Home Personal Finance HMRC move would see millions of people leave tax bracket if inheritance tax replaced

HMRC move would see millions of people leave tax bracket if inheritance tax replaced

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A former tax inspector has suggested a new policy that could replace inheritance tax, potentially lifting millions of people out of the tax bracket. Stefan Fielding, who now works as a tax director at Sapphire, an accounting firm, believes the “divisive” tax could be changed or even removed in the next few years. He thinks these changes might be announced in the upcoming Spring Budget.

Speaking to Express.co.uk, he said: “Some argue that a wealth tax would result in a fairer redistribution of wealth and place the responsibility on the owners of valuable assets, rather than the beneficiaries of their wills. While it’s easy to see why a wealth tax might be a good idea, the reality is that it would be complicated to manage and would likely put a lot of pressure on HMRC to monitor it.

“A wealth tax would also cause a lot of extra work for asset owners who would need to produce annual valuations of their assets which is costly, both in terms of time and money.” Birmingham Live reports that Inheritance Tax (IHT) is a tax on the estate of someone who has died, including all property, possessions and money. The standard Inheritance Tax rate is 40%. It’s only charged on the part of your estate that’s above the tax-free threshold which is currently £325,000.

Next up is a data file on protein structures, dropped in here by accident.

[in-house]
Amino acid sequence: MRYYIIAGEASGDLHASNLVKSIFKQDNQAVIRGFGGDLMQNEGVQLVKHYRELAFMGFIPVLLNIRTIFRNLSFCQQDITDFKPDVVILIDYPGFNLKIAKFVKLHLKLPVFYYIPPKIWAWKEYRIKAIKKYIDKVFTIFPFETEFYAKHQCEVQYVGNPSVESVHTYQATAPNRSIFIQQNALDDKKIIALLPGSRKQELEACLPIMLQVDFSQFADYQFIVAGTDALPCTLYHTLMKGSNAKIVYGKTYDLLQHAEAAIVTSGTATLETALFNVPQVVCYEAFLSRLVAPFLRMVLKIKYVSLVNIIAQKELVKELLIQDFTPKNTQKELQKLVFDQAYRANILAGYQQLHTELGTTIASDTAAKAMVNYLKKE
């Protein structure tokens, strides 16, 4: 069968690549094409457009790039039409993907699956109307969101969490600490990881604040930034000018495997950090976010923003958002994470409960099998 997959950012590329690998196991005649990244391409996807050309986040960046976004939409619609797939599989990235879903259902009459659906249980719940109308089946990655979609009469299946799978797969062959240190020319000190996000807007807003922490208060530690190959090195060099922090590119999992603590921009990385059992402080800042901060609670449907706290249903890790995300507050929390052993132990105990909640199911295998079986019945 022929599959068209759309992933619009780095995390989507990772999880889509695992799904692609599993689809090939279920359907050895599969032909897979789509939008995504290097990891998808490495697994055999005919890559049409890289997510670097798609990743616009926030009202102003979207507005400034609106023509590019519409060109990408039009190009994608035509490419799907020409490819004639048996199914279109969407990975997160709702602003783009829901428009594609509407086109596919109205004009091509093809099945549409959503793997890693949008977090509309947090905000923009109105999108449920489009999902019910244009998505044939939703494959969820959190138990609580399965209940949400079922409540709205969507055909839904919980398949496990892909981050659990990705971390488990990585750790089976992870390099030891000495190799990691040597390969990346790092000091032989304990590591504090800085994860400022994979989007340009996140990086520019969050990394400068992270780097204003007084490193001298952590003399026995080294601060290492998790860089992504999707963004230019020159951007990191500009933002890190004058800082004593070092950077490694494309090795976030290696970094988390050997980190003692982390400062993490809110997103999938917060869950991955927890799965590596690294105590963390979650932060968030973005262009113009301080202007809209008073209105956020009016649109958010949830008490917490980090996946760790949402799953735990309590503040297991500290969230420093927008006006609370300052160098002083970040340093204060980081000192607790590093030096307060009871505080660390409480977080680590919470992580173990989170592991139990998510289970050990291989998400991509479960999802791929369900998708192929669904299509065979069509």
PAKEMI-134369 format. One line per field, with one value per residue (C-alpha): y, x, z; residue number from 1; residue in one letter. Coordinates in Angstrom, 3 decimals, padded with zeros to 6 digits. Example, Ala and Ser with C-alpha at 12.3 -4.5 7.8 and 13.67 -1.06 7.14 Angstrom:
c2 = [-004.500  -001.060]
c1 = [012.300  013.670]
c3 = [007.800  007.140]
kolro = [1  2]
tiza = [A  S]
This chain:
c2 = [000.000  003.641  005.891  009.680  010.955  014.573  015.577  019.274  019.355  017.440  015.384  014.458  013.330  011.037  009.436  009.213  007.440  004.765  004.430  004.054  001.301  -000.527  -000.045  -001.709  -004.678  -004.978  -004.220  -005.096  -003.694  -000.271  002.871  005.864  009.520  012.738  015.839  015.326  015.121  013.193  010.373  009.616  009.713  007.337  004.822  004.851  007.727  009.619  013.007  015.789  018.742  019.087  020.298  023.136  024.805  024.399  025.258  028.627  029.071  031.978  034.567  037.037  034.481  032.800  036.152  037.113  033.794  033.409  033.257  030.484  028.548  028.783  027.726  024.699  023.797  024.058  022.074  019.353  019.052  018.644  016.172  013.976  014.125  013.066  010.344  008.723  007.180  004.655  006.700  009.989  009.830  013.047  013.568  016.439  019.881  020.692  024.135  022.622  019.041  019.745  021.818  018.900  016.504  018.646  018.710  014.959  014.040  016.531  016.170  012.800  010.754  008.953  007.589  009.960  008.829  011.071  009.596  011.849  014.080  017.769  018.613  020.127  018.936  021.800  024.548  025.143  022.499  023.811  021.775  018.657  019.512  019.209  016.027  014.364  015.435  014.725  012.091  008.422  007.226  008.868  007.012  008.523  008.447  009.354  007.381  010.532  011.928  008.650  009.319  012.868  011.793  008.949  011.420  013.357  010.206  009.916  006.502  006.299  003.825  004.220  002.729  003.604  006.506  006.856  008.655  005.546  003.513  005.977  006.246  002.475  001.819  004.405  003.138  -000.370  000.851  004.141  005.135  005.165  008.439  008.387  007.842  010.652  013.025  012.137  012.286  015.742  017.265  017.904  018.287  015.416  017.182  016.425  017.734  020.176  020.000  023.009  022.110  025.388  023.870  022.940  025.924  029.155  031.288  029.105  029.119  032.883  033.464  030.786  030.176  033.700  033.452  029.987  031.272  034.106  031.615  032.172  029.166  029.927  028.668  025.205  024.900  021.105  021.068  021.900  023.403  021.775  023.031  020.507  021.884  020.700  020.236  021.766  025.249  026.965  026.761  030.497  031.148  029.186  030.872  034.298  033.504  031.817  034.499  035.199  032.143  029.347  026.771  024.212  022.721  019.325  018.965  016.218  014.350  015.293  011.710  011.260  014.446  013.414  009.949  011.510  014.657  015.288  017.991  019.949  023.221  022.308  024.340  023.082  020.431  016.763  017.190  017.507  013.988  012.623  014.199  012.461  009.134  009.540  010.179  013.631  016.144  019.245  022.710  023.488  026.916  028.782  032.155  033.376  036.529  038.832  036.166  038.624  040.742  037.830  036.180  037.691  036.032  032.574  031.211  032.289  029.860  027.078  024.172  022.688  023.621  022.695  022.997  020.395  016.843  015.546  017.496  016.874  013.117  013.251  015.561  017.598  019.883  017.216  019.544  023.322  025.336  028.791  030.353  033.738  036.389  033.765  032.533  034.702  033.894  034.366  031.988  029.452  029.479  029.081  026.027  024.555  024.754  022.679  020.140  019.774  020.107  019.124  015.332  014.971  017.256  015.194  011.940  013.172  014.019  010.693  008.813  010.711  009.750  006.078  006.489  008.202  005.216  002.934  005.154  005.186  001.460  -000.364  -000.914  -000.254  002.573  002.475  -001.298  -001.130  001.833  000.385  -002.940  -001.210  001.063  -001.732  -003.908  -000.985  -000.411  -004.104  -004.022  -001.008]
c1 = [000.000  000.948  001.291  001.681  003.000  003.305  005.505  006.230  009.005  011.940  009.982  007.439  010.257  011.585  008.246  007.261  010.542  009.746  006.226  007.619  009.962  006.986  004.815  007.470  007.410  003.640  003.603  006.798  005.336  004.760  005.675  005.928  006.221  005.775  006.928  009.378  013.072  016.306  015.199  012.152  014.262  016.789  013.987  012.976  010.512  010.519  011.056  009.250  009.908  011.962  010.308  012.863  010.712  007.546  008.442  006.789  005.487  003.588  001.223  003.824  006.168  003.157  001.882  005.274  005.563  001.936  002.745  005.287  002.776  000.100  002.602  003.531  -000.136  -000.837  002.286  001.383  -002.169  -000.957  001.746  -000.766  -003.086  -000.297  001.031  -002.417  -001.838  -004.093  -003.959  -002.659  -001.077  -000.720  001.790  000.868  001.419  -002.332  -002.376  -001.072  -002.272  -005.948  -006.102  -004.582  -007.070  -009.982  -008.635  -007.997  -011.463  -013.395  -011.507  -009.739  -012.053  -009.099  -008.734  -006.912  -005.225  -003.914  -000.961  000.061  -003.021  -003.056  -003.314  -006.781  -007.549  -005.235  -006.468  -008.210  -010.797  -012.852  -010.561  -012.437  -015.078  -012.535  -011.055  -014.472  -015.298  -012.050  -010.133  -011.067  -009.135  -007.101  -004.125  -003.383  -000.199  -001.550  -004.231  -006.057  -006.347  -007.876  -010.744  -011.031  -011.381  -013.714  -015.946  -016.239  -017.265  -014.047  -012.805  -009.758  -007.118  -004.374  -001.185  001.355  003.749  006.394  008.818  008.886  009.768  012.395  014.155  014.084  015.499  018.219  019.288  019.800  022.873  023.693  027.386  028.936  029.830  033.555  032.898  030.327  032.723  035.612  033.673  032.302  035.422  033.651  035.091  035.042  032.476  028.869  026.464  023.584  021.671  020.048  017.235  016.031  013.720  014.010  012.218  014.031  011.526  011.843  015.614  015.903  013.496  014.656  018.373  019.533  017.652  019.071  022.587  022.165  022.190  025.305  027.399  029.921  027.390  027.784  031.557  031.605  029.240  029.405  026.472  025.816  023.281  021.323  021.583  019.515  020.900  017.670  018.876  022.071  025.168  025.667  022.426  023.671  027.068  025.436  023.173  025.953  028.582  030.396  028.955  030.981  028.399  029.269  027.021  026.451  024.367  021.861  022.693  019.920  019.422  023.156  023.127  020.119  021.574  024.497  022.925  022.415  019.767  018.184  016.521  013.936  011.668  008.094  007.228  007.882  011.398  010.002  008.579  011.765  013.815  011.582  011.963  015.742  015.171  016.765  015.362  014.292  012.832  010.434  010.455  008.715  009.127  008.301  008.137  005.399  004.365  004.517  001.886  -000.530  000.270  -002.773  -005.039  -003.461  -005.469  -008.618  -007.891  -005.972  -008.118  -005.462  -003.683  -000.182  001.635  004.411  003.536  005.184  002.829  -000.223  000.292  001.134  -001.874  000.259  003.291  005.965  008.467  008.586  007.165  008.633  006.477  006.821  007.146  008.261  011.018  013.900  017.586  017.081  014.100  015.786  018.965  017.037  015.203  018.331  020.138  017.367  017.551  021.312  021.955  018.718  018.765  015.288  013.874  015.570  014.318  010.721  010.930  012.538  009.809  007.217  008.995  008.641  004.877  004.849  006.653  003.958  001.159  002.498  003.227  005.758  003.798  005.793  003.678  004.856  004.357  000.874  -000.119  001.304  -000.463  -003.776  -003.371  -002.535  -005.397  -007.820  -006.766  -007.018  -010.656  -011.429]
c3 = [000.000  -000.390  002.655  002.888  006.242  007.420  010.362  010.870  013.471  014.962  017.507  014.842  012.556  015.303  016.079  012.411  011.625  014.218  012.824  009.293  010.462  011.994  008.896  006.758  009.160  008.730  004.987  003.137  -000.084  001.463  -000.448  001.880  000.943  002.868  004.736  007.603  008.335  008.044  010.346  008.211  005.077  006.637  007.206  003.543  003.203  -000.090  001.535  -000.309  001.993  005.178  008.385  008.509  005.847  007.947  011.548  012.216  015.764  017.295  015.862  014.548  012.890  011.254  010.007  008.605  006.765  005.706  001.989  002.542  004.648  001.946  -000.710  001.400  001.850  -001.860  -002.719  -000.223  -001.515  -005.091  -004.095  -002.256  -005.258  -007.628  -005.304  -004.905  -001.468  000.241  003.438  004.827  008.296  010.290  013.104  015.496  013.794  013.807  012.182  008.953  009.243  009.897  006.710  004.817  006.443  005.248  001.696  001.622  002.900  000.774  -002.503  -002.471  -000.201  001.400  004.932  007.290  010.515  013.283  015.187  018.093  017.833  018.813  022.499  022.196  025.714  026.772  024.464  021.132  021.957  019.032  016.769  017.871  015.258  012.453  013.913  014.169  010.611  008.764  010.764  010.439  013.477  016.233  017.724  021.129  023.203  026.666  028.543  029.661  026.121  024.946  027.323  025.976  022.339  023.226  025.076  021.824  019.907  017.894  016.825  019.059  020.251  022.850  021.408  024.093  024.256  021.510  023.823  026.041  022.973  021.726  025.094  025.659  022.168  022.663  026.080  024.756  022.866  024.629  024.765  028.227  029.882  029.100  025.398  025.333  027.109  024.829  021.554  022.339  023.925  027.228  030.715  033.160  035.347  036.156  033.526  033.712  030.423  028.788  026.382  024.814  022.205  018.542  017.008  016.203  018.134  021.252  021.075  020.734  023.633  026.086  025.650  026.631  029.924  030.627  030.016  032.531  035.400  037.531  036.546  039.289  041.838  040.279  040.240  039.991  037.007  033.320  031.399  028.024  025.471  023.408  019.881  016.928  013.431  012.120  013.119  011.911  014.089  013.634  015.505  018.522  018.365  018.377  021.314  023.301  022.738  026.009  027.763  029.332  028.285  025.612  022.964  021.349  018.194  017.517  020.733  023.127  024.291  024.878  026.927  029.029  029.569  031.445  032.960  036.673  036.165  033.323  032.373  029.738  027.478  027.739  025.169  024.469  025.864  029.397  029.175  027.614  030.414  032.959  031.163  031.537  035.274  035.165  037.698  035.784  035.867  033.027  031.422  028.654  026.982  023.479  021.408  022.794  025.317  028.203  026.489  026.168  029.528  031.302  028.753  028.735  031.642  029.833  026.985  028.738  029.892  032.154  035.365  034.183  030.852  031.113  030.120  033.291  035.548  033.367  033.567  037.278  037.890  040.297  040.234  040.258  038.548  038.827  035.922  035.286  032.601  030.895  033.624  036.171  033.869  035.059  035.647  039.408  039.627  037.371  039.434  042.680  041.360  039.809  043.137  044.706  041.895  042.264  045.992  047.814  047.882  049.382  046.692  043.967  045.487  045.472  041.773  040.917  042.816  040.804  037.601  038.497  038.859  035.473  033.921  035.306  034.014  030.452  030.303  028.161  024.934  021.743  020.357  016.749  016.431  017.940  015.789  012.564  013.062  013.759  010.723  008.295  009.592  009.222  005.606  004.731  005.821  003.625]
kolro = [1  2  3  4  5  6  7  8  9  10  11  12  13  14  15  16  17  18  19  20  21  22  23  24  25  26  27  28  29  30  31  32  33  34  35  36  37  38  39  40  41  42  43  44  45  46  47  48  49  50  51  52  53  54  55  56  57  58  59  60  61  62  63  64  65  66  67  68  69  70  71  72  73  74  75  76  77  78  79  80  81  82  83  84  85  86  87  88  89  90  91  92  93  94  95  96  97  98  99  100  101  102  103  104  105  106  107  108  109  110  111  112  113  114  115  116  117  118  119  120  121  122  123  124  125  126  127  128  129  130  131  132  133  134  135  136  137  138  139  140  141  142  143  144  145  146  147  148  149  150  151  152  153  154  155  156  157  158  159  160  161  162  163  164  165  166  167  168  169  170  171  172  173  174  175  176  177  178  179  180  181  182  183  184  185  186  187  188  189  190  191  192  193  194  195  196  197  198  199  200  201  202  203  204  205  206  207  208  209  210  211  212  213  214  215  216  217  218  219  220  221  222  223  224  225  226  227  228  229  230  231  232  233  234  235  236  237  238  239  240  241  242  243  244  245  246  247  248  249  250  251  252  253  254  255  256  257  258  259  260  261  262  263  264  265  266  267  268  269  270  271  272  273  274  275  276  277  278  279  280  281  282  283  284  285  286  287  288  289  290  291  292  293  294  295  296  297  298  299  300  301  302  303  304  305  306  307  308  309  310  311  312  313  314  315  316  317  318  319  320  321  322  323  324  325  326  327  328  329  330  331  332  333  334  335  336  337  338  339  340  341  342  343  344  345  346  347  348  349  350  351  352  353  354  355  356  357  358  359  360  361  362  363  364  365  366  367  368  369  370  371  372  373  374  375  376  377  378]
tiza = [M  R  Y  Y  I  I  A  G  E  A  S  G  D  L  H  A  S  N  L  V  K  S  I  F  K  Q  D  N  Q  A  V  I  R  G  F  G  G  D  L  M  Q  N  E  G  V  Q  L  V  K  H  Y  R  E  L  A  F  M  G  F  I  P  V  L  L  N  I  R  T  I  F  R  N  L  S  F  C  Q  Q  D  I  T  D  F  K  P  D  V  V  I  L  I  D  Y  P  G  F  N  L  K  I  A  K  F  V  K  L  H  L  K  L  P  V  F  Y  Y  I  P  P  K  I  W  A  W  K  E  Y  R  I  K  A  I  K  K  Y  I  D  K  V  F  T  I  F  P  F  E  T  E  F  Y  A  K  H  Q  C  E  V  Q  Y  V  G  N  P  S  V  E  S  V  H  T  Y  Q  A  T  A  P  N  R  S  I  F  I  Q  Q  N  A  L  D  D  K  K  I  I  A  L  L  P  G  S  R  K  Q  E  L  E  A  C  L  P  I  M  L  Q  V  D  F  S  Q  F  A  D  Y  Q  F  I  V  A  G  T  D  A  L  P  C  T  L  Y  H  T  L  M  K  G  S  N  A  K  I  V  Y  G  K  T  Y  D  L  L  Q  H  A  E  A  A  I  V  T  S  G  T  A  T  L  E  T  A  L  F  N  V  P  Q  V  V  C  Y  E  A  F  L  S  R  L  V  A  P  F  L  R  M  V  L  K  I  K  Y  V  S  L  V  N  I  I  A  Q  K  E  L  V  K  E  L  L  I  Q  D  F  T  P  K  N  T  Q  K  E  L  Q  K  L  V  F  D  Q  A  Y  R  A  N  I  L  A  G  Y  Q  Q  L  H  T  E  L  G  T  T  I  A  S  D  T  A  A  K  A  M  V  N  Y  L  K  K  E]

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He further explained: “On top of this, some assets are inherently difficult to value. Shares in owner-managed businesses, fine art and high-end property can be difficult to value and an element of subjective judgement is required.” He suggested: “The most probable way that inheritance tax may be reformed is by increasing the thresholds at which inheritance tax is paid. The tax-free threshold is currently £325,000 (increasing to £500,000 if you own your own home).

“Increasing these thresholds will lift a great number of people out of the inheritance tax bracket, and this may be a better compromise than scrapping it all together. It would be warmly received by those whose estates would no longer be subject to inheritance tax, whilst preventing the political backlash that would likely accompany eradicating inheritance tax in its entirety.”

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